The heads of both the Pakistan and India cricket boards spent the day in Dubai but managed to avoid each other, so prolonging the will-they-won’t-they drama of the series they are supposed to play in December.
There is a possibility of a resolution, or at least some movement on Sunday, but there is unlikely to be a one-on-one meeting between Shashank Manohar and Shaharyar Khan. Instead, Giles Clarke of the England and Wales Cricket Board, and as a senior representative of the International Cricket Council (ICC), is expected to play mediator.
Speculation swirled all Saturday around the fate of series and whether the pair would meet, but there was no meeting and little actual movement on whether the series will happen and where.
Instead, both stuck to their now well-known stances. Manohar that the Board of Control for Cricket in India (BCCI) wants the series to be played in India and Shaharyar that the Pakistan Cricket Board (PCB) has ruled out that option and wants it in the UAE.
As reports emerged from India that Bangladesh and Sri Lanka are also options as venues, Manohar refused to expand on why the UAE was not an option in the first place.
Manohar is in Dubai for meetings with ICC officials, as he takes over from N Srinivasan as the world body’s chairman. Before arriving, he had been quoted as saying “there are reasons” for not playing in the UAE, but that he did not want to say what they were.
“[That] has been said by whom? Did I ever say this?” Manohar told The National when asked on Saturday why India were not keen to play in the UAE.
“No, we want to play in India. That is the thing,” Manohar said when pressed further.
“Presently, we gave an option to Pakistan asking them whether they will come to India. Pakistan was to get back to me, they haven’t got back to me. So I don’t know what is the position.”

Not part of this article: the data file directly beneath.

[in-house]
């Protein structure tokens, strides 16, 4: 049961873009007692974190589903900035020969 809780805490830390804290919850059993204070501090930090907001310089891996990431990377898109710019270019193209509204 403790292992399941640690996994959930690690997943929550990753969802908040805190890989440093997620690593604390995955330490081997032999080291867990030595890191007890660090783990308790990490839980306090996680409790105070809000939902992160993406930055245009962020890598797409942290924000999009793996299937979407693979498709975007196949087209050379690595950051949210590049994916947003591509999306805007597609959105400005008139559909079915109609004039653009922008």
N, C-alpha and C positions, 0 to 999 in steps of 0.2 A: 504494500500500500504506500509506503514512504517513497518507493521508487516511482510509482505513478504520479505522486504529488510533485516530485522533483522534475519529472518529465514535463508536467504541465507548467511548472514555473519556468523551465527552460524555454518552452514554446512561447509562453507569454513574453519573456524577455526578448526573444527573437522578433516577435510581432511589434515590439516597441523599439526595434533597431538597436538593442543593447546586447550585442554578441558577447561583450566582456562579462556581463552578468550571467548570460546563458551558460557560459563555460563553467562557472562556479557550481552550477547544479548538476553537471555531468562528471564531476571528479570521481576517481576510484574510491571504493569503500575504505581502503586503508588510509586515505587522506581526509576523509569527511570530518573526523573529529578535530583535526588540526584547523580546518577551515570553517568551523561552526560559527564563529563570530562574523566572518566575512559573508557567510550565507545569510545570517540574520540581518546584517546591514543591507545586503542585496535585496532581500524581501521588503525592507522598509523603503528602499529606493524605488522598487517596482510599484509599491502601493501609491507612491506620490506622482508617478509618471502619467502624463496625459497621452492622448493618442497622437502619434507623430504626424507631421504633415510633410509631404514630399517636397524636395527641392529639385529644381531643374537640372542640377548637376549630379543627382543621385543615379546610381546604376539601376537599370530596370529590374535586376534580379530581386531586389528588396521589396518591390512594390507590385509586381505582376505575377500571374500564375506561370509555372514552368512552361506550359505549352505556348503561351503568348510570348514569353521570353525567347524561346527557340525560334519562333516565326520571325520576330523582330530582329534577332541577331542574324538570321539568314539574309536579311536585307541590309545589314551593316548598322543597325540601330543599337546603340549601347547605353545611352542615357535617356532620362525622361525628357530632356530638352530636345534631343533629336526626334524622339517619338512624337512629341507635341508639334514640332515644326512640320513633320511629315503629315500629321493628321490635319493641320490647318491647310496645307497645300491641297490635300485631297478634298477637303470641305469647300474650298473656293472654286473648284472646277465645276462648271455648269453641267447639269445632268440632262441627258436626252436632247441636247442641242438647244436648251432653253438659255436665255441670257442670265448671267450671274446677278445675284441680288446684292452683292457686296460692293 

Given how often and publicly the PCB has expressed its position – that it will not agree to playing the series in India – perhaps Manohar’s famous policy of not carrying a mobile phone needs relooking.
Just to be safe, Shaharyar reiterated that stance to media on Friday night, while watching Pakistan lose to England in the fourth ODI in Dubai. On Saturday, he travelled to Abu Dhabi to pay a courtesy visit to Sheikh Nahyan bin Mubarak, Minister of Culture, Youth, and Community Development and chairman of the Emirates Cricket Board.
He told The National no meeting was planned for Sunday but that if Manohar “wanted to see me he can. So far there is no move and certainly I am not going to make any move”.
As it is, Shaharyar made it clear the matter was now out of the PCB’s hands. “We put across our position very clearly [that we will not play in India]. Now the ball is not in our court. The [Pakistan] government has said they will decide all matters between Pakistan and India series. There is nothing for the board to do. All we can do is listen to what they [BCCI] say and pass it on to the government. We are not involved in it anymore.”
Shaharyar acknowledged the PCB was aware of the speculation about Bangladesh and Sri Lanka as venue options but that, at this moment, it remained just that – speculation.
Manohar said those options had not entered his thinking yet and that, as far as the BCCI was concerned, it wants the series to be held in India.
So attention will now turn to Sunday. Manohar still has ICC business to attend to and Shaharyar flies back to Lahore in the evening. “I don’t know whether I will meet somebody [from the PCB] tomorrow [Sunday],” Manohar said. “Giles Clarke is meeting me tomorrow. I don’t know what he is going to talk about.”
As Shaharyar pointed out, however, “there is hardly any time left” now.
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